Title page for ETD etd-08152002-194737


Type of Document Master's Thesis
Author Mortensen, James B.
Author's Email Address jim_mortensen@yahoo.com
URN etd-08152002-194737
Title Incorporating Solution-Focused Techniques into the Federal Strategic Planning Process
Degree Master of Science
Department Human Development
Advisory Committee
Advisor Name Title
McCollum, Eric E. Committee Chair
Patrick, Steven L. Committee Member
Rosen, Karen H. Committee Member
Keywords
  • GPRA
Date of Defense 2002-07-29
Availability unrestricted
Abstract
This study is a qualitative examination of the potential use of solution-focused brief therapy (SFBT) techniques in the context of federally-mandated strategic planning. Facilitators with strategic planning experience were selected from a large government agency to receive training and provide their insights about the utility of SFBT in their work place.

Study participants received a training class in which they were familiarized with SFBT. Prior to the training session, a survey instrument was administered to identify the facilitation approaches favored by the participants. A follow-up survey was administered to the participants immediately following the training. This questionnaire contained both closed- and open-ended items. One week after the training, a small group session was conducted to gather additional feedback from the participants.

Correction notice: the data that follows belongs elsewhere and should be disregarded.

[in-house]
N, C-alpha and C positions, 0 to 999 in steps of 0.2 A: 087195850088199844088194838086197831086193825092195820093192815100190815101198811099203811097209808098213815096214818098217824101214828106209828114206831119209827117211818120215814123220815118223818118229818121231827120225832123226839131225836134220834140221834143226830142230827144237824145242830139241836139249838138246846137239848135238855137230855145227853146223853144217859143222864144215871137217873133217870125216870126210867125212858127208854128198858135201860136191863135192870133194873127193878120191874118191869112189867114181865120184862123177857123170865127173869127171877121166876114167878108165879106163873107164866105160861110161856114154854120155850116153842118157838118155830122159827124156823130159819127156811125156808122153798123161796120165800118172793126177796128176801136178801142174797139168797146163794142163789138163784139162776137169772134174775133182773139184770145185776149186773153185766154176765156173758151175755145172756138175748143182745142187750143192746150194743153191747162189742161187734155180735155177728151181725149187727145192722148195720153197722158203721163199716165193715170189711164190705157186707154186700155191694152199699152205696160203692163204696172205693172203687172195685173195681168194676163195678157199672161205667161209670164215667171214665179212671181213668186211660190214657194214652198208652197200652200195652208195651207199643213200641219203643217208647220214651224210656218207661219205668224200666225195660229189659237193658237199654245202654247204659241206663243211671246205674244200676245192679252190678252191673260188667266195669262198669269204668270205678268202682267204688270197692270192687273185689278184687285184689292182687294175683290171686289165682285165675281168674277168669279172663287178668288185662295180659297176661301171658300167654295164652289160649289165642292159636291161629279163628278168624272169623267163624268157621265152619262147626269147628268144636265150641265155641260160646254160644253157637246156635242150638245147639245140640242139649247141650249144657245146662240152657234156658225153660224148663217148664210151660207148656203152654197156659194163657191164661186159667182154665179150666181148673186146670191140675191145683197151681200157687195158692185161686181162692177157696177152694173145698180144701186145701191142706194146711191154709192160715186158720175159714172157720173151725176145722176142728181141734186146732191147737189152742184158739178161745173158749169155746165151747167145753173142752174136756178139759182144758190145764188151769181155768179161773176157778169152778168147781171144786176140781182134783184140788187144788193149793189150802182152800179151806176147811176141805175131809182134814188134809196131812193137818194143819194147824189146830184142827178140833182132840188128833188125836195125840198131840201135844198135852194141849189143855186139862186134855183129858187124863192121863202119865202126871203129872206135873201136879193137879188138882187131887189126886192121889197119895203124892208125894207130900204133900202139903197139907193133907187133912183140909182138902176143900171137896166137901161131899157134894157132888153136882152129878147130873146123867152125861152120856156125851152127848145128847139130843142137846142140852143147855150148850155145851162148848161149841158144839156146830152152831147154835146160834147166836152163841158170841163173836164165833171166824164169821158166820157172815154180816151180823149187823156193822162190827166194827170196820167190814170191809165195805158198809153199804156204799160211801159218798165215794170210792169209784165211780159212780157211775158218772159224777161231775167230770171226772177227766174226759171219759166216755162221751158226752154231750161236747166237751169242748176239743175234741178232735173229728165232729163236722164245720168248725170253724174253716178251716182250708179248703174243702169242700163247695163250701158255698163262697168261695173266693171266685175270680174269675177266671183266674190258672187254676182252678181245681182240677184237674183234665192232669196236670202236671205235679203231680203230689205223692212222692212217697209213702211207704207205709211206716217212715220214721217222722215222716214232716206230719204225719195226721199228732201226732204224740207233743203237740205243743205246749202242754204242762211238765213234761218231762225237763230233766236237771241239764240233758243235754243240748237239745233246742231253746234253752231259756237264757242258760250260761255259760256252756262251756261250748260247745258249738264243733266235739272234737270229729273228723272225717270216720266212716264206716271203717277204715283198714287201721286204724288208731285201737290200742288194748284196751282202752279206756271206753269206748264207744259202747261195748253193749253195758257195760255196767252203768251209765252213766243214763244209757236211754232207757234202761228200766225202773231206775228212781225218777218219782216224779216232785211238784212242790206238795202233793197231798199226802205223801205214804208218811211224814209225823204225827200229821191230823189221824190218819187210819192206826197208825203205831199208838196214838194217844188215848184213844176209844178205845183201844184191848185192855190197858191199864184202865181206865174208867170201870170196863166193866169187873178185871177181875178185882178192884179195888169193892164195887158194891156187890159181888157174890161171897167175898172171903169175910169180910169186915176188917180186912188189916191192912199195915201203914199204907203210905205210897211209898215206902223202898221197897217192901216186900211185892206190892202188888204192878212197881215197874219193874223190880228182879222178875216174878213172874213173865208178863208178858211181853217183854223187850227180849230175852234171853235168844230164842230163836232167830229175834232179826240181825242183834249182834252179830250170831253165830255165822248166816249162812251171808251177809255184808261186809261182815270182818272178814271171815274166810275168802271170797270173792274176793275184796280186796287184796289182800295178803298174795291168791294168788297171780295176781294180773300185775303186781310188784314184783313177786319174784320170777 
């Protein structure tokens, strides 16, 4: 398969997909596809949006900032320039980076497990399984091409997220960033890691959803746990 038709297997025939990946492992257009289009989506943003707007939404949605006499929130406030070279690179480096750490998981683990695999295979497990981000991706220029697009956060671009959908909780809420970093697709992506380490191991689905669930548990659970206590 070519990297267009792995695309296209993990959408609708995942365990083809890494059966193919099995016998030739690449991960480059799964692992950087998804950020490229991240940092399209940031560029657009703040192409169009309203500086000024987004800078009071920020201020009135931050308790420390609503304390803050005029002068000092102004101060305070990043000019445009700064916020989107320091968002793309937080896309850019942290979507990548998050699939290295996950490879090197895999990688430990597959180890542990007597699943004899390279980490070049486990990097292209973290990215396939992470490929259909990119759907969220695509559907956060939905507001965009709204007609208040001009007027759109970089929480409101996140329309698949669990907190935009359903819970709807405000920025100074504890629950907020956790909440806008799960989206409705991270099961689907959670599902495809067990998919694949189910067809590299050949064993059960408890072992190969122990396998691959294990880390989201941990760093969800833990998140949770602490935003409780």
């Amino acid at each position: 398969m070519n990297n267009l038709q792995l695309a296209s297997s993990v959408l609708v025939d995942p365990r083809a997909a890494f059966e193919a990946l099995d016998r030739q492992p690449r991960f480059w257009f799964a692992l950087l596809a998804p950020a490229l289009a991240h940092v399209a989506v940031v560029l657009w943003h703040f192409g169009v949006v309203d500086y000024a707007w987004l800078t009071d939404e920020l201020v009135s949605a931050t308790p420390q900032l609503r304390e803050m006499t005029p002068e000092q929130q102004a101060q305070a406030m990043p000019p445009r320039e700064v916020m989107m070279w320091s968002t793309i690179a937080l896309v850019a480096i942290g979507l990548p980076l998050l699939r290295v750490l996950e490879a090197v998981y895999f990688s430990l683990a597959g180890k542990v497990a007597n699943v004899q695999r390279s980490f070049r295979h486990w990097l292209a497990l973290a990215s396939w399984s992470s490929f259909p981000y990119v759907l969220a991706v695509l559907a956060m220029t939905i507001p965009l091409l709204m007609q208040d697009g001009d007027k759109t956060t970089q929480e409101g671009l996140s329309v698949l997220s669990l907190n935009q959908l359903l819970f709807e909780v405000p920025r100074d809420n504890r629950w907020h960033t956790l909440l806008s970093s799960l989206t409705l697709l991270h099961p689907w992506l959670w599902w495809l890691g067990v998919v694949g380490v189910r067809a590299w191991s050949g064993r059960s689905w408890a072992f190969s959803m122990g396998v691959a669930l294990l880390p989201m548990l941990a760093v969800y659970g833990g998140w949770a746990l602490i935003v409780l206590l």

Results from the questionnaires and the small group session demonstrated that there was unanimous agreement that SFBT techniques would be useful in a federal strategic planning setting and that they would be likely to use the techniques themselves. The participants showed a strong preference for using the Miracle Question, though all of the techniques presented in training had support. When asked to match SFBT techniques with various planning phases, Action Descriptions was the selection most often made.

Overall, participants described SFBT as being applicable in a number of work settings, specifically those that required delineation of work processes, outcomes and measures. Some concerns were noted regarding credibility of the model if therapeutic terms, such as "Miracle Question," were used with senior executives in the agency and there was some concern regarding the lack of a conflict-resolution model in the SFBT framework as presented. There was agreement that additional training would be useful before the participants implemented SFBT in their facilitation activities.

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